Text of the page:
The Beyond Baroque Foundation, a 16-year-old literary center in Venice, has an impoverished look. The corridors are dreary, the furniture makeshift and the floors scuffed and worn.
But it always managed to eke out an existence, providing support for Los Angeles' small but passionate poetry community through workshops and a Friday night reading series.
Suddenly last month, however, the foundation learned that the National Endowment for the Arts, the federal agency that underwrites cultural projects with taxpayer funds, had denied Beyond Baroque's application for a $35,000 grant, a major part of the center's $100,000-plus annual budget.
Beyond Baroque had received substantial funding from the endowment for 10 years.
But after what Frank Conroy, National Endowment for the Arts' literature program director, called a "long and tortured" discussion centering on the quality of the foundation's literary output, the endowment's judging panel decided not to grant Beyond Baroque's request. "The judges' decision was subjective, to be sure," Conroy said, because "you're talking about the judgment of things like literary quality." But the endowment's decision to cut off funding was "not done on a whim."
"I suppose we should have been braced for it, since nothing is certain about federal funding," said Beyond Baroque founder and chairman George Drury Smith. "But there was no warning of this. It's left us in the lurch."
Although officials heard rumors of the panel's decision in September, it was not confirmed until last month, according to Beyond Baroque director Jocelyn Fisher. So, the foundation, which began a new fiscal year in October, has had little time to prepare for the loss.
The center's bookstore, typesetting service and reading series generate about $35,000 a year. But it relies on individual contributions and government and corporate grants for most of its operating budget, which last year was $120,000.
The foundation has about $3,000 in the bank, Fisher said.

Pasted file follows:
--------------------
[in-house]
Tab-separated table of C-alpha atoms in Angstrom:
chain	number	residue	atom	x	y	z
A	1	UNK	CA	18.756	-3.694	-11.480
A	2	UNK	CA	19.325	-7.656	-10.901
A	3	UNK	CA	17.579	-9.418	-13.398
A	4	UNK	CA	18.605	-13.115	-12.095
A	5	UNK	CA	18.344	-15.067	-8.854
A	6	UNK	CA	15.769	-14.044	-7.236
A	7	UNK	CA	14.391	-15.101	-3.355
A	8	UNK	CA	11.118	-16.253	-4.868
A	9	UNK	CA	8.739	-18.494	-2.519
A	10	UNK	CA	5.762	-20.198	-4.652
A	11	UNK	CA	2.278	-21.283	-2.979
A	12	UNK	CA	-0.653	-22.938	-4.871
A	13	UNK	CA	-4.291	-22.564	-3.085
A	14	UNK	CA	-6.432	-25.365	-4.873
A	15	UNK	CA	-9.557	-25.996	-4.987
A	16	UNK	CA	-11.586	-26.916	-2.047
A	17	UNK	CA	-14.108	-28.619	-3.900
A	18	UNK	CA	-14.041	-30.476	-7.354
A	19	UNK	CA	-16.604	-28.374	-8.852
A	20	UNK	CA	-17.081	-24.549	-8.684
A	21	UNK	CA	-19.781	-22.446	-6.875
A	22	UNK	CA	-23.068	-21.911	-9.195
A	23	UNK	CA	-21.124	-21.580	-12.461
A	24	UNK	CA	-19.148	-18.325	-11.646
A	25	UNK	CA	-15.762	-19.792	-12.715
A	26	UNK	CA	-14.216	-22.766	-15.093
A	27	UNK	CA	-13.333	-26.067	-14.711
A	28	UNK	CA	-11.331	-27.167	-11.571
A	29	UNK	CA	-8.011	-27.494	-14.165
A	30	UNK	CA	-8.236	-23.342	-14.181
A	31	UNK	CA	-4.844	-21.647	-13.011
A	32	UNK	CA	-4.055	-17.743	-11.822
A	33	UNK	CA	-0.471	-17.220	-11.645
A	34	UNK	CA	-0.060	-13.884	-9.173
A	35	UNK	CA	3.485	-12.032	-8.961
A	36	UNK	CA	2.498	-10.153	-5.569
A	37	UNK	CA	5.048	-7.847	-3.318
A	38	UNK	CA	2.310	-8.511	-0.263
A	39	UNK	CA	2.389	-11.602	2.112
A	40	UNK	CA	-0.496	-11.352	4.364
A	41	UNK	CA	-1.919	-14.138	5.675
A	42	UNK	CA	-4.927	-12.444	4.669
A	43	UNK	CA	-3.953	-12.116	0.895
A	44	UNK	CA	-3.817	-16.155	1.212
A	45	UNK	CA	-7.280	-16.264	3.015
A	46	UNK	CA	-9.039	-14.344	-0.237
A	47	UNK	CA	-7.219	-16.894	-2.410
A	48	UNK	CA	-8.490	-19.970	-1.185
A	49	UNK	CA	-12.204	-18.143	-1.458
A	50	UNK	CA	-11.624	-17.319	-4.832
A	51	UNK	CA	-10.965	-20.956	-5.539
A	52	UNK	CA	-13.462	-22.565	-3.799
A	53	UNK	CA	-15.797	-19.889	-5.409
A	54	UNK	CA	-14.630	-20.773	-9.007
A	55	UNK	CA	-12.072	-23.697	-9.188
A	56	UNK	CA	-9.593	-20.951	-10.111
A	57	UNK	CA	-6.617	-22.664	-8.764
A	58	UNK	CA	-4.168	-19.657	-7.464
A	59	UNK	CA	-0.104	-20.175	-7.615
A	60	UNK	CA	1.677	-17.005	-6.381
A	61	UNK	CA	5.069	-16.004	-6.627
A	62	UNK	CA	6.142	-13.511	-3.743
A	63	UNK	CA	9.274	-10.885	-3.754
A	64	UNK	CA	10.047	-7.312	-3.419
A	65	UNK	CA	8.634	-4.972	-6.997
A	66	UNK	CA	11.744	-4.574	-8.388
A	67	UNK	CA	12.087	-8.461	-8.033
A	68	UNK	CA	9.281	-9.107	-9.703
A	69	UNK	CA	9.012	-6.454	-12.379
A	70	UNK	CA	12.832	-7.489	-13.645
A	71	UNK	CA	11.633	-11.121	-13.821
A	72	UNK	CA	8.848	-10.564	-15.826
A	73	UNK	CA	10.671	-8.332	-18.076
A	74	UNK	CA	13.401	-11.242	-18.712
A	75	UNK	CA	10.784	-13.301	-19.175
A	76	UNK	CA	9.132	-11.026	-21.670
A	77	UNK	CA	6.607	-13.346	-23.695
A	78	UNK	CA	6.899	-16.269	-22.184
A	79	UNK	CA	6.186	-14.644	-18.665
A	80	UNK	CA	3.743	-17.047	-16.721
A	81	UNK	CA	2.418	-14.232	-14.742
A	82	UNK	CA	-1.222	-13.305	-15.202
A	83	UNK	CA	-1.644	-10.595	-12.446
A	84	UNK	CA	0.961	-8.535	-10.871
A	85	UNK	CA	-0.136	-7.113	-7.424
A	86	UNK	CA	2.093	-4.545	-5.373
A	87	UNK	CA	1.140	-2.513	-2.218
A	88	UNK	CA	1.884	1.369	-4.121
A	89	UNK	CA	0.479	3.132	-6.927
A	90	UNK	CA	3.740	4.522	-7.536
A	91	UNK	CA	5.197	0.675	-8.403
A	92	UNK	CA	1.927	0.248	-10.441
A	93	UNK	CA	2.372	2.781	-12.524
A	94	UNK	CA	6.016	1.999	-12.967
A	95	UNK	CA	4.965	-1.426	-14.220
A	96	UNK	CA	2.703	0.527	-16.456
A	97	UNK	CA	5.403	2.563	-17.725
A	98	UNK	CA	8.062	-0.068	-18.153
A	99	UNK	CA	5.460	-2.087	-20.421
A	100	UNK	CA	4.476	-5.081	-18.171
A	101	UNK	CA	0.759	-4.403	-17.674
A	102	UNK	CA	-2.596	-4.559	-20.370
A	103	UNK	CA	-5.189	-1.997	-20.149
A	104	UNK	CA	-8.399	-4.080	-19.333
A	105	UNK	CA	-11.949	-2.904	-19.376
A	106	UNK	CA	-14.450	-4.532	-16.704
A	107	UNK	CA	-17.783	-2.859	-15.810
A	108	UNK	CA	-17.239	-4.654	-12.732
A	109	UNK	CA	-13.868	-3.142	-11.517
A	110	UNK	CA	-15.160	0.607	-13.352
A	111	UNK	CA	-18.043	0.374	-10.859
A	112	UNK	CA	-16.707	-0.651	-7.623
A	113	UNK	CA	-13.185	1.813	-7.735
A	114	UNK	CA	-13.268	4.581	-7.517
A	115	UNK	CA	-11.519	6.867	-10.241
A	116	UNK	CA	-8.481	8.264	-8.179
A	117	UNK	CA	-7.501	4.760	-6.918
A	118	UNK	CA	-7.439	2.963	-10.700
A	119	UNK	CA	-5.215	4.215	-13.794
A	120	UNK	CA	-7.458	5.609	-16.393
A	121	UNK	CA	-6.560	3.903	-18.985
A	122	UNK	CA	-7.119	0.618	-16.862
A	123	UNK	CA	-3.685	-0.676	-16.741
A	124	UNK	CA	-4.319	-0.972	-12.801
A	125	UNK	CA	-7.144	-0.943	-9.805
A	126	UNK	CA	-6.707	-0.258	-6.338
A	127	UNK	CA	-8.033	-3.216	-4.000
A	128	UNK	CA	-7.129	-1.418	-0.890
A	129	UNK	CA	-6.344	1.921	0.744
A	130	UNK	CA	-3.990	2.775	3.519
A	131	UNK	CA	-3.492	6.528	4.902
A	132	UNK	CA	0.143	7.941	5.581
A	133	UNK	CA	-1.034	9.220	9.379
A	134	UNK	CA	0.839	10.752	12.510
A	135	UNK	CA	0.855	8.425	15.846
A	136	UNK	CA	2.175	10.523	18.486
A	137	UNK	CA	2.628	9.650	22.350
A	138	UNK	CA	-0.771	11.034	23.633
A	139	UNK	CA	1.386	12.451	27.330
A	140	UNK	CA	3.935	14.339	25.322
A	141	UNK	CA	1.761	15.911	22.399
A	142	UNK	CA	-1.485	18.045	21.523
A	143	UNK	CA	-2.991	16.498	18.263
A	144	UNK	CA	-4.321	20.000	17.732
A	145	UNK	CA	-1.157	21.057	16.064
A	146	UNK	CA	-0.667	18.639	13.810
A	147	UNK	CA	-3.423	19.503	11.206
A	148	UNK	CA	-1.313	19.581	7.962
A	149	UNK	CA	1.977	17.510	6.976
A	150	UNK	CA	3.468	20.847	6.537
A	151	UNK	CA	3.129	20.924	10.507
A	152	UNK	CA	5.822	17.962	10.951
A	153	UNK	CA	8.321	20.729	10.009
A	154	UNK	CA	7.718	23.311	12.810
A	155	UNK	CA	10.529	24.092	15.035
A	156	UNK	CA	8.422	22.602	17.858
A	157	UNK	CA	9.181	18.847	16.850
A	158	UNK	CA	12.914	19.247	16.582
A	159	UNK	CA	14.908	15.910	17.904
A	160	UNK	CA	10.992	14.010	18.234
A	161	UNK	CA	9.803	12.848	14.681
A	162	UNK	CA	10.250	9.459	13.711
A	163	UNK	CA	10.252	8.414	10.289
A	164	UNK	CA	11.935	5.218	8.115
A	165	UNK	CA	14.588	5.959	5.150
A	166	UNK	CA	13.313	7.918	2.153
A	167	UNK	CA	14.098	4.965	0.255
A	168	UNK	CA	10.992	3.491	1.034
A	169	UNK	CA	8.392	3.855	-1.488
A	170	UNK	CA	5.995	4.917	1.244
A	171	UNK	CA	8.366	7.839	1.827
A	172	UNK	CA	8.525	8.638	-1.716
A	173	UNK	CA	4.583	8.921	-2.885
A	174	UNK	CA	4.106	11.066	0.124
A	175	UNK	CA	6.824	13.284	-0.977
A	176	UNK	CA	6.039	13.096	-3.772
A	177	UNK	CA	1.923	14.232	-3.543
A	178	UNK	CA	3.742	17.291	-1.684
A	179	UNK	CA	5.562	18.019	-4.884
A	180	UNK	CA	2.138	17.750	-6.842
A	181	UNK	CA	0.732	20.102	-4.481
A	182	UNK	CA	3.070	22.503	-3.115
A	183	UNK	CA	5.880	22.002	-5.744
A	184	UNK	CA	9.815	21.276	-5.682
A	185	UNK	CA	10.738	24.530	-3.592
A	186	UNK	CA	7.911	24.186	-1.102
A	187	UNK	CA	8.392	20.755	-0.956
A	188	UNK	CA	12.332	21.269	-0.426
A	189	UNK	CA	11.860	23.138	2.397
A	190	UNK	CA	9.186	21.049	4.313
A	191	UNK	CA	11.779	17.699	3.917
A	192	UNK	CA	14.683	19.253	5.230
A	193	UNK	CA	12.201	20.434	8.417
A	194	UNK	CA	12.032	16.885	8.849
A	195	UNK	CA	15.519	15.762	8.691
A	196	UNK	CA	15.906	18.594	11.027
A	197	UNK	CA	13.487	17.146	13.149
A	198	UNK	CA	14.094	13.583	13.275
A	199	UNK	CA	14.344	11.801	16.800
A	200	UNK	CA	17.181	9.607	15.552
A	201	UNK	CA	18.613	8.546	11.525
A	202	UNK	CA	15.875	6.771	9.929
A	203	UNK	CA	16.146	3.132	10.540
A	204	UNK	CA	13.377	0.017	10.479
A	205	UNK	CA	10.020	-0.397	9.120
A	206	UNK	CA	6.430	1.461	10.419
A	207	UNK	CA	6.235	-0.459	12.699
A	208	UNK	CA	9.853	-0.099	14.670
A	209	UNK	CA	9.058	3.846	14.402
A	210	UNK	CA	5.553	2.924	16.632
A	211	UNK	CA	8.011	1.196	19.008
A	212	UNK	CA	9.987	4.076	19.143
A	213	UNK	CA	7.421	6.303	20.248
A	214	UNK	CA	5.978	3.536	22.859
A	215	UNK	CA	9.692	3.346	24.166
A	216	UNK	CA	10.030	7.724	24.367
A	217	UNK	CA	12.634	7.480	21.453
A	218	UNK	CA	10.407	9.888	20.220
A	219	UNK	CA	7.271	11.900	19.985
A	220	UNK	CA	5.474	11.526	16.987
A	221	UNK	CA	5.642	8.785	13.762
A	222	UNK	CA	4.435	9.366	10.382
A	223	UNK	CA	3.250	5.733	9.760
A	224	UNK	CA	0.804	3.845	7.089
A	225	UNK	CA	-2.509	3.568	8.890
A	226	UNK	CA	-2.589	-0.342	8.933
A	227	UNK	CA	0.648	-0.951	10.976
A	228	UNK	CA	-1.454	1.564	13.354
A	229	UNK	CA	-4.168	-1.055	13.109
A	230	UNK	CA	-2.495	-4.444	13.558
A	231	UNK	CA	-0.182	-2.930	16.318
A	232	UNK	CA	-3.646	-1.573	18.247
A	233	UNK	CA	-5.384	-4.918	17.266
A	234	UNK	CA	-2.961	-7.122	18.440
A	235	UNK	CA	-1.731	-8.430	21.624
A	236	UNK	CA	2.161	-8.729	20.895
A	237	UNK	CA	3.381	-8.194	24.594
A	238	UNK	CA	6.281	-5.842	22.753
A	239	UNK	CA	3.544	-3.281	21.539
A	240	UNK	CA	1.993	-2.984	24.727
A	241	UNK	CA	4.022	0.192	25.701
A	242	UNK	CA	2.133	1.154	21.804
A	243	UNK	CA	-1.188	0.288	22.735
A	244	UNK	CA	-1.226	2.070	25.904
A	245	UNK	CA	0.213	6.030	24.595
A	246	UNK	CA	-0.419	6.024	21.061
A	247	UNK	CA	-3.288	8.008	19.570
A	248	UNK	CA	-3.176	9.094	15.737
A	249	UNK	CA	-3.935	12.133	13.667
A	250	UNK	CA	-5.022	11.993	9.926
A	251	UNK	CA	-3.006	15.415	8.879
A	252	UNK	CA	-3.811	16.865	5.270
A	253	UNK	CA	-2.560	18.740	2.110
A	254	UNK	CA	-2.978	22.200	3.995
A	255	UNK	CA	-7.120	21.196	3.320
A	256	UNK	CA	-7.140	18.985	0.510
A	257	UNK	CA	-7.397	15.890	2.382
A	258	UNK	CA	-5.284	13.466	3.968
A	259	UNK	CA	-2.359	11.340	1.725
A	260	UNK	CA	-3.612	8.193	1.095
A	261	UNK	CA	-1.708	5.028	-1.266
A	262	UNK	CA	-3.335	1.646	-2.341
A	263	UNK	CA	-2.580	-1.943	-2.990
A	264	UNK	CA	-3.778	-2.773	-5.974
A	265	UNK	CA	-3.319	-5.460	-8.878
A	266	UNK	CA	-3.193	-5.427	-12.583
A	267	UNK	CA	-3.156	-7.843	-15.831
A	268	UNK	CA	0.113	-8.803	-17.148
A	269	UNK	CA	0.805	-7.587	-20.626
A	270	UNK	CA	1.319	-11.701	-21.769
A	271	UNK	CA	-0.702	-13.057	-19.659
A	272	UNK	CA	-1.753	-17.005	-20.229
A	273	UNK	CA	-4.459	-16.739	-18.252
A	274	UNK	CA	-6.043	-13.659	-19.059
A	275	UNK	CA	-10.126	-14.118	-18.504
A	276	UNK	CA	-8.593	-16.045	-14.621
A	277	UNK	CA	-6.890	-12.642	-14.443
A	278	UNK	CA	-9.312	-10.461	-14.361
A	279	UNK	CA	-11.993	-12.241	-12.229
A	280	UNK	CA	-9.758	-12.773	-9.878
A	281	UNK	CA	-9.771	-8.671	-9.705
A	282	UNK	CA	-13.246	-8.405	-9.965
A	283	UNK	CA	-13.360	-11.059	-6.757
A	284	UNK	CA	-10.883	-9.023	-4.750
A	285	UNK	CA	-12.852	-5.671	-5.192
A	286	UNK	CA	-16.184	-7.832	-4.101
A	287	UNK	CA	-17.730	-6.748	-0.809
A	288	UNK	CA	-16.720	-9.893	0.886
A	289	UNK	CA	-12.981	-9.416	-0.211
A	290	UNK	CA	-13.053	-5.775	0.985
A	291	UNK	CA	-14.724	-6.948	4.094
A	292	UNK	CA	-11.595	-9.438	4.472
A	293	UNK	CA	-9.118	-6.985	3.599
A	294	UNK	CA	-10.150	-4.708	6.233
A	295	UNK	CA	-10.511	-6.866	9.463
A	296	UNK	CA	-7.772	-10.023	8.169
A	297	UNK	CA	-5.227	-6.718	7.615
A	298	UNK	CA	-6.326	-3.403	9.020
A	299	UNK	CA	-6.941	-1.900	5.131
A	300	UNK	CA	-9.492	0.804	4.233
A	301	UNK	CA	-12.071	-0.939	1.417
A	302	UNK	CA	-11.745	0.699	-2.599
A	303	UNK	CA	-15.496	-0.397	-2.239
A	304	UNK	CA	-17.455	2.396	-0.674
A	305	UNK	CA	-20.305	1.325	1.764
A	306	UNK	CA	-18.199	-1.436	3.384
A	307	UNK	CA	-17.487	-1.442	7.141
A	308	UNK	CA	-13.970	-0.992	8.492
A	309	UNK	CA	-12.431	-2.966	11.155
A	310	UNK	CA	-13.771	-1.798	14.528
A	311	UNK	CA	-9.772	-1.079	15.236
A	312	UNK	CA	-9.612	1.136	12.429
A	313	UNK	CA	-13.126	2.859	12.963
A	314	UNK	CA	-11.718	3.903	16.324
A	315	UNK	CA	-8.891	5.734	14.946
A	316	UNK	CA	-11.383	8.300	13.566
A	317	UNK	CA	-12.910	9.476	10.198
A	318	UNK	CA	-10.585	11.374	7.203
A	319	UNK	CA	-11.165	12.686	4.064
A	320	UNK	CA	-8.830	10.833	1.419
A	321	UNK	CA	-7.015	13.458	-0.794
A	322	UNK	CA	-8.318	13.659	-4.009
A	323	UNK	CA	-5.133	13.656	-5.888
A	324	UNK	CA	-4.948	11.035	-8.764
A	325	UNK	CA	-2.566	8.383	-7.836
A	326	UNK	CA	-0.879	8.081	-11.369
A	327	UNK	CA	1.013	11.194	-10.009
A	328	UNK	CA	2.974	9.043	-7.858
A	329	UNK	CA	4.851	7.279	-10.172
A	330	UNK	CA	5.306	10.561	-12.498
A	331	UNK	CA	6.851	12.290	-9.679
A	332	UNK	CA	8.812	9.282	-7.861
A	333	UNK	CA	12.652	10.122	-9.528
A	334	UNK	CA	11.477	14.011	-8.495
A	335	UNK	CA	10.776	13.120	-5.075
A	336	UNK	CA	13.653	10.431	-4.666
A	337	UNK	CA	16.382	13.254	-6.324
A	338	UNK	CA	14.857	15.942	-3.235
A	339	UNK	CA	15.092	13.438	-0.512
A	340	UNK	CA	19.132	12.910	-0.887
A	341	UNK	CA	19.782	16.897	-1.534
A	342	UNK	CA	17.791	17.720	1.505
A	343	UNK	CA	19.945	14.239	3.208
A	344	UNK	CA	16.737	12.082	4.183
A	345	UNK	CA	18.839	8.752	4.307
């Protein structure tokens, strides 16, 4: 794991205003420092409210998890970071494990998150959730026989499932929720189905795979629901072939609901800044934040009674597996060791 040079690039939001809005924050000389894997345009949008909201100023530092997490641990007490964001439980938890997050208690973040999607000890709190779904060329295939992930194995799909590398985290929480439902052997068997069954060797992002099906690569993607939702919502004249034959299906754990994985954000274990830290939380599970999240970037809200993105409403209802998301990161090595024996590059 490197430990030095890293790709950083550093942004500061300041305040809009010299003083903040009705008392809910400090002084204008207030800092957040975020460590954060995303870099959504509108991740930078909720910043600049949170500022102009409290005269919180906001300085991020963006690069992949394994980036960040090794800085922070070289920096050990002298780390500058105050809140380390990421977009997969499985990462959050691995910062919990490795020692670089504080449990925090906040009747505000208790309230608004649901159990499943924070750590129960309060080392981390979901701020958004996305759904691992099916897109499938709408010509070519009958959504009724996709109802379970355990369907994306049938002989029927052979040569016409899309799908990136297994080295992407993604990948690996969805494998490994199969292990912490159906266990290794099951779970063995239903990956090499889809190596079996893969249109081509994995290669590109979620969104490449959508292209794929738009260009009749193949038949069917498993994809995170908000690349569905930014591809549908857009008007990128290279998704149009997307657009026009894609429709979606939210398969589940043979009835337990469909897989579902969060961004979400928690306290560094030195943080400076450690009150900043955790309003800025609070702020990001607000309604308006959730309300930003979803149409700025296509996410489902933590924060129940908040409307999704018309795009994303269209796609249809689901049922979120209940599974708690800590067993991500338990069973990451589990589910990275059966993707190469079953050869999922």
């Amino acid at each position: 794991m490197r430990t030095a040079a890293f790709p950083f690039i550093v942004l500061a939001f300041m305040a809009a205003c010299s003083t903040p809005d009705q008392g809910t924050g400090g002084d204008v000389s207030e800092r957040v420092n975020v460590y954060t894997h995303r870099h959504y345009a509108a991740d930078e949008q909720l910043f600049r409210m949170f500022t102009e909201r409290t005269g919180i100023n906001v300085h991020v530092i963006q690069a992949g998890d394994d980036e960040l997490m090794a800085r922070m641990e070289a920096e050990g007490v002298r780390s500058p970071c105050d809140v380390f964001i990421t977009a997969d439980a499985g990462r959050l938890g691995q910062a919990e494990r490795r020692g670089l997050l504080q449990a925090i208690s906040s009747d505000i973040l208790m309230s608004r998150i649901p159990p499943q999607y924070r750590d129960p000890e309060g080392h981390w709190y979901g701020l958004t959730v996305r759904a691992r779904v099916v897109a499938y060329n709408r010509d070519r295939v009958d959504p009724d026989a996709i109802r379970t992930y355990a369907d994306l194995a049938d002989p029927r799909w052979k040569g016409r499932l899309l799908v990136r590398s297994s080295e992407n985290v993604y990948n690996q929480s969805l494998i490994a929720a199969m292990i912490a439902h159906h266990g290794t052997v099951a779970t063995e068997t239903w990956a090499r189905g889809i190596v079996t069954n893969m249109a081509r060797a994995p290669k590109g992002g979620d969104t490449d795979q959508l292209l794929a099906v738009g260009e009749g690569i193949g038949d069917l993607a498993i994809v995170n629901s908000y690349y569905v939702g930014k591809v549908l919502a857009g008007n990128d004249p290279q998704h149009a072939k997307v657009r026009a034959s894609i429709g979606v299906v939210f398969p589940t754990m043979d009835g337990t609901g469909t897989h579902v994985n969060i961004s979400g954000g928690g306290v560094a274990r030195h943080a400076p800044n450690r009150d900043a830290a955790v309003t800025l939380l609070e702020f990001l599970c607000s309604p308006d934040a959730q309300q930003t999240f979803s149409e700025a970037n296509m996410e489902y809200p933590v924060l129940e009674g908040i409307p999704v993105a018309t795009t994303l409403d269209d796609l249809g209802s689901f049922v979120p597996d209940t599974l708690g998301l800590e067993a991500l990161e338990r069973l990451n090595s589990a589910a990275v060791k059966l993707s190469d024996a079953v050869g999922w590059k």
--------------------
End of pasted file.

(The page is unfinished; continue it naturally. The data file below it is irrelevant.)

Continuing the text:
A hastily organized benefit auction of items ranging from an old Pontiac convertible to old manuscripts and rare books netted approximately $2,000, Fisher said. Pleas for donations are being mailed to foundation supporters, and other fund-raising events, including a Feb. 8 reading by author Christopher Isherwood, are planned. The foundation has been housed in the old Venice City Hall since 1979, paying $1 in rent a year through an arrangement with the city of Los Angeles obtained by Councilwoman Pat Russell, who represents the area.
Since formed in 1968, the foundation has sponsored appearances by nationally recognized poets Allen Ginsberg, Robert Duncan, Diane Wakoski and Robert Creeley. The Friday night reading program is the longest-running poetry series in Los Angeles, Fisher said.
But the organization has concentrated on nurturing new writers who have difficulty finding an audience and getting published. Poets who give readings are guaranteed $50 to $1,500. Several of Beyond Baroque's workshop graduates are now among Los Angeles' best-known resident poets, including Kate Braverman, Bill Mohr and singer-songwriter Tom Waits.
"Beyond Baroque has been a place for developing poets," said actor-poet Harry Northup, one of the first workshop participants and author of four volumes of poetry. "It would be devastating if it had to close."
The foundation maintains a 23,000-volume library of small-press publications, dating from 1945, and publishes Beyond Baroque magazine, a collection of reviews, contemporary poetry and fiction.
Since 1975, it has operated NewComp Graphics Center, which provides low-cost typesetting and graphics service to small, nonprofit literary and arts publishers.
It was primarily that activity that caused the foundation to lose favor with the judges on the literature program panel.
The eight-member panel of writers and editors, who are selected by Conroy, were "struck by the low literary quality" of books that were published at NewComp, said Conroy, a National Book Award nominee who was appointed director of the endowment's literature program three years ago.
But in Fisher's view, that criticism was unfair because the foundation asserts no editorial control over NewComp's clients. "We felt it would stimulate literary activity if more people could afford typesetting," she said. "So we have never screened or censored the manuscripts that are typeset there but only required that they be non-commercial work."
NewComp charges $7.50 to $15 an hour, compared to commercial rates of $35 and up. Its services have been used to typeset children's poetry anthologies for participants in the California Poets-in-the-Schools Program and publications of 35 small arts and literary publishers. The latter includes Momentum Press, one of Southern California's oldest small presses, as well as a number of more obscure and esoteric publications.
Ironically, NewComp is one of the foundation's few self-supporting activities. Now that the center has lost the endowment grant--which in previous years was used to support the readings and to cover publicity costs and the salaries of one part-time and two full-time staffers--Fisher said the foundation may have to give priority to commercial typesetting jobs in order to generate more revenue.